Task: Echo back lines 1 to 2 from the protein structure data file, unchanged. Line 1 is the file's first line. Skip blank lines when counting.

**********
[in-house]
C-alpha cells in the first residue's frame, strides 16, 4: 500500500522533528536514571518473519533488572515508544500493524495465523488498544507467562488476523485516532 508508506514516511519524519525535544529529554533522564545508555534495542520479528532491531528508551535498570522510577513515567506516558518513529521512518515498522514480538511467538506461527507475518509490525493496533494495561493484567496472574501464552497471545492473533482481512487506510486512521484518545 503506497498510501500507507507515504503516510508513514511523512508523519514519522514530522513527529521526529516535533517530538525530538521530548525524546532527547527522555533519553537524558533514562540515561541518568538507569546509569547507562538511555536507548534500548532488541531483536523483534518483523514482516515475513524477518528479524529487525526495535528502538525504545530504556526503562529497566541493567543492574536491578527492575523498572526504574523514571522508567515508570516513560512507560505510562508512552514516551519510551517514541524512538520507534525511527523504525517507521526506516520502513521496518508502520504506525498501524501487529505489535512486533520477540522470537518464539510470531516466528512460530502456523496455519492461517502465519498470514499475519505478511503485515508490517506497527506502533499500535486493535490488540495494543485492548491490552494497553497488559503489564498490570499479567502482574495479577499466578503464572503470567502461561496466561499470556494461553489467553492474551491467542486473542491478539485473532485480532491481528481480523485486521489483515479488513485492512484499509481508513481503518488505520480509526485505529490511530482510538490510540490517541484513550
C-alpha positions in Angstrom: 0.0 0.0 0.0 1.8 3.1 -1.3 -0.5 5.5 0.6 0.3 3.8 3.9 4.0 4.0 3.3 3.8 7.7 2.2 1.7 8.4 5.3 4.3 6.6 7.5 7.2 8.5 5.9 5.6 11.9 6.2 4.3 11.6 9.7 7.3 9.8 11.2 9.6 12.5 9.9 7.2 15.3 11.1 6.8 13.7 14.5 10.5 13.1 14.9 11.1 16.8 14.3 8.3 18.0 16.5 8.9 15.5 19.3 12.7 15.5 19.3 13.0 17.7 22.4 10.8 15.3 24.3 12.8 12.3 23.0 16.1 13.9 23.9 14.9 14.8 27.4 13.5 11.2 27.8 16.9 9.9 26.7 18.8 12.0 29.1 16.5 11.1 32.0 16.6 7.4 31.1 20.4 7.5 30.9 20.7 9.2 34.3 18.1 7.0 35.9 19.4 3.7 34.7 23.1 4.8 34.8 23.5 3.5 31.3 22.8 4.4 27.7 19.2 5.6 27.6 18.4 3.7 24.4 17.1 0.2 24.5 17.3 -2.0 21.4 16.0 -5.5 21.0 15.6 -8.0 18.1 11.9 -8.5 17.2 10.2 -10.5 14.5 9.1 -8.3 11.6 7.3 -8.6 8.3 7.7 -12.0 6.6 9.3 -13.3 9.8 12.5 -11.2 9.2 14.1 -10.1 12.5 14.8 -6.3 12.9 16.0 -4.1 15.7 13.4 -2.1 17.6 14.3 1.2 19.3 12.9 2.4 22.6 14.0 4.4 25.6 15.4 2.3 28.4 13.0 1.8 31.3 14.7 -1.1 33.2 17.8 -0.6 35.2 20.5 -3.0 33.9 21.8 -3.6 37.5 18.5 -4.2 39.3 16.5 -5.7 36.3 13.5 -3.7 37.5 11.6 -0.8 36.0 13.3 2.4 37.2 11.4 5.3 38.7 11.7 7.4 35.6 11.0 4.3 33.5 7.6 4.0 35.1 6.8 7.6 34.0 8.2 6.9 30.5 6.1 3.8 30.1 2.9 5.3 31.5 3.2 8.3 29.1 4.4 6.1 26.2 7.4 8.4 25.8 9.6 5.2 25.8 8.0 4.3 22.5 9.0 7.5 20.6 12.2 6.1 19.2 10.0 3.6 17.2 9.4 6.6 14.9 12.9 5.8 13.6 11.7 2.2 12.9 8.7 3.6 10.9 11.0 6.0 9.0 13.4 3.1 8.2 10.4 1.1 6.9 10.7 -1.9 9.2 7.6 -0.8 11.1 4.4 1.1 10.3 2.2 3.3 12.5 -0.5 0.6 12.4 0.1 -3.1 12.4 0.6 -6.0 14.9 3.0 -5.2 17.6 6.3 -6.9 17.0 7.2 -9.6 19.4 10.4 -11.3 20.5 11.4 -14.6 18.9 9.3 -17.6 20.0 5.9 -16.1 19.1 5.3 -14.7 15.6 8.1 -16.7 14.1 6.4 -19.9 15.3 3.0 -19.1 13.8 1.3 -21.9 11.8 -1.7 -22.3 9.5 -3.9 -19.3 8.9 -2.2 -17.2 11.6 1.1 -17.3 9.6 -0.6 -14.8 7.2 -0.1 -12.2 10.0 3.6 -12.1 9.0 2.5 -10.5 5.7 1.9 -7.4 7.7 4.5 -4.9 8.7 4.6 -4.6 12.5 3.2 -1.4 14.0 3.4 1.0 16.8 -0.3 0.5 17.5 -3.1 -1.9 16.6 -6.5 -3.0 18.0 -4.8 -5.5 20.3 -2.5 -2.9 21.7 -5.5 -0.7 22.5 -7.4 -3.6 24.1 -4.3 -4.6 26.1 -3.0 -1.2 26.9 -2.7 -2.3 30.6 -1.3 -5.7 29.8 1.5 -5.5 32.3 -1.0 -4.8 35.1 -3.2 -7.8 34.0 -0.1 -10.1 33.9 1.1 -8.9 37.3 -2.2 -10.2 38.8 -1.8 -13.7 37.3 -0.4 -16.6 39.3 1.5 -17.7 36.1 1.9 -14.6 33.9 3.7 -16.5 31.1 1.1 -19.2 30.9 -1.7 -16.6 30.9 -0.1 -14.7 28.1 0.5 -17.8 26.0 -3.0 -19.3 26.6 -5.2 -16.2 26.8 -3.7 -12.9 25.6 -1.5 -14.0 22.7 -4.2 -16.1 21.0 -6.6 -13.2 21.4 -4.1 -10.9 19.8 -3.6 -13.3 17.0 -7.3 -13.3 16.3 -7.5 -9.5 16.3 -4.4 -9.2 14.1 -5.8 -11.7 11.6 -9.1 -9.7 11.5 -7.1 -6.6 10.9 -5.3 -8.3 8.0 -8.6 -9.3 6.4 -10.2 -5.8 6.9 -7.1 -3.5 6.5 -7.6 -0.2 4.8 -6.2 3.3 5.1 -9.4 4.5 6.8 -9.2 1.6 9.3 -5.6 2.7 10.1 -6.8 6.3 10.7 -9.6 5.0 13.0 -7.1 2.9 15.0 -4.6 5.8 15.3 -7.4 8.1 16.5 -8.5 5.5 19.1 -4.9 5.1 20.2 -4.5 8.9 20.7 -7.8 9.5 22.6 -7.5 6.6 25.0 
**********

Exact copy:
[in-house]
C-alpha cells in the first residue's frame, strides 16, 4: 500500500522533528536514571518473519533488572515508544500493524495465523488498544507467562488476523485516532 508508506514516511519524519525535544529529554533522564545508555534495542520479528532491531528508551535498570522510577513515567506516558518513529521512518515498522514480538511467538506461527507475518509490525493496533494495561493484567496472574501464552497471545492473533482481512487506510486512521484518545 503506497498510501500507507507515504503516510508513514511523512508523519514519522514530522513527529521526529516535533517530538525530538521530548525524546532527547527522555533519553537524558533514562540515561541518568538507569546509569547507562538511555536507548534500548532488541531483536523483534518483523514482516515475513524477518528479524529487525526495535528502538525504545530504556526503562529497566541493567543492574536491578527492575523498572526504574523514571522508567515508570516513560512507560505510562508512552514516551519510551517514541524512538520507534525511527523504525517507521526506516520502513521496518508502520504506525498501524501487529505489535512486533520477540522470537518464539510470531516466528512460530502456523496455519492461517502465519498470514499475519505478511503485515508490517506497527506502533499500535486493535490488540495494543485492548491490552494497553497488559503489564498490570499479567502482574495479577499466578503464572503470567502461561496466561499470556494461553489467553492474551491467542486473542491478539485473532485480532491481528481480523485486521489483515479488513485492512484499509481508513481503518488505520480509526485505529490511530482510538490510540490517541484513550